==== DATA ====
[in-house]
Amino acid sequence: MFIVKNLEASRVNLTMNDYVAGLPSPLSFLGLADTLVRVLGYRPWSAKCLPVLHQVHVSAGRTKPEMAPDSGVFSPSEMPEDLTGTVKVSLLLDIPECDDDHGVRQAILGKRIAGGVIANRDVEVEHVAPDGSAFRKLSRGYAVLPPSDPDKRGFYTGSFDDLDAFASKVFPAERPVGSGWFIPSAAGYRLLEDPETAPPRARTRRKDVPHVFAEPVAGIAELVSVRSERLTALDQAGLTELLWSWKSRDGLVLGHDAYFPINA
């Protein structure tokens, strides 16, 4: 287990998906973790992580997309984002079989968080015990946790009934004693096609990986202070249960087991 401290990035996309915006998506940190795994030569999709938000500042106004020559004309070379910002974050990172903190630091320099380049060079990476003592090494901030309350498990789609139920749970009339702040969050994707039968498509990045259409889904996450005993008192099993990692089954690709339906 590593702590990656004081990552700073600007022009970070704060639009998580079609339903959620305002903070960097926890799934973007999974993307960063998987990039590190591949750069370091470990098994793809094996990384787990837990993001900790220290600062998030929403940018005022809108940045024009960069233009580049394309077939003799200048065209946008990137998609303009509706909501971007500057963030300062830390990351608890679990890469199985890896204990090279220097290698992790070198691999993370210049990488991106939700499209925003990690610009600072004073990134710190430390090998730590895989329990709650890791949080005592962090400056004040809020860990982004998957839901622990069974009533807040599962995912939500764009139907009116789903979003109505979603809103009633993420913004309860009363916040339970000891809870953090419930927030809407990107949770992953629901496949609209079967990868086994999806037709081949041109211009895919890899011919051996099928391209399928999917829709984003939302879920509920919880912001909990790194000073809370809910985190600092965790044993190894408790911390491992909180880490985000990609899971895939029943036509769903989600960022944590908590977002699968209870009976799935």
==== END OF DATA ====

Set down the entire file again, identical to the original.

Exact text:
[in-house]
Amino acid sequence: MFIVKNLEASRVNLTMNDYVAGLPSPLSFLGLADTLVRVLGYRPWSAKCLPVLHQVHVSAGRTKPEMAPDSGVFSPSEMPEDLTGTVKVSLLLDIPECDDDHGVRQAILGKRIAGGVIANRDVEVEHVAPDGSAFRKLSRGYAVLPPSDPDKRGFYTGSFDDLDAFASKVFPAERPVGSGWFIPSAAGYRLLEDPETAPPRARTRRKDVPHVFAEPVAGIAELVSVRSERLTALDQAGLTELLWSWKSRDGLVLGHDAYFPINA
């Protein structure tokens, strides 16, 4: 287990998906973790992580997309984002079989968080015990946790009934004693096609990986202070249960087991 401290990035996309915006998506940190795994030569999709938000500042106004020559004309070379910002974050990172903190630091320099380049060079990476003592090494901030309350498990789609139920749970009339702040969050994707039968498509990045259409889904996450005993008192099993990692089954690709339906 590593702590990656004081990552700073600007022009970070704060639009998580079609339903959620305002903070960097926890799934973007999974993307960063998987990039590190591949750069370091470990098994793809094996990384787990837990993001900790220290600062998030929403940018005022809108940045024009960069233009580049394309077939003799200048065209946008990137998609303009509706909501971007500057963030300062830390990351608890679990890469199985890896204990090279220097290698992790070198691999993370210049990488991106939700499209925003990690610009600072004073990134710190430390090998730590895989329990709650890791949080005592962090400056004040809020860990982004998957839901622990069974009533807040599962995912939500764009139907009116789903979003109505979603809103009633993420913004309860009363916040339970000891809870953090419930927030809407990107949770992953629901496949609209079967990868086994999806037709081949041109211009895919890899011919051996099928391209399928999917829709984003939302879920509920919880912001909990790194000073809370809910985190600092965790044993190894408790911390491992909180880490985000990609899971895939029943036509769903989600960022944590908590977002699968209870009976799935």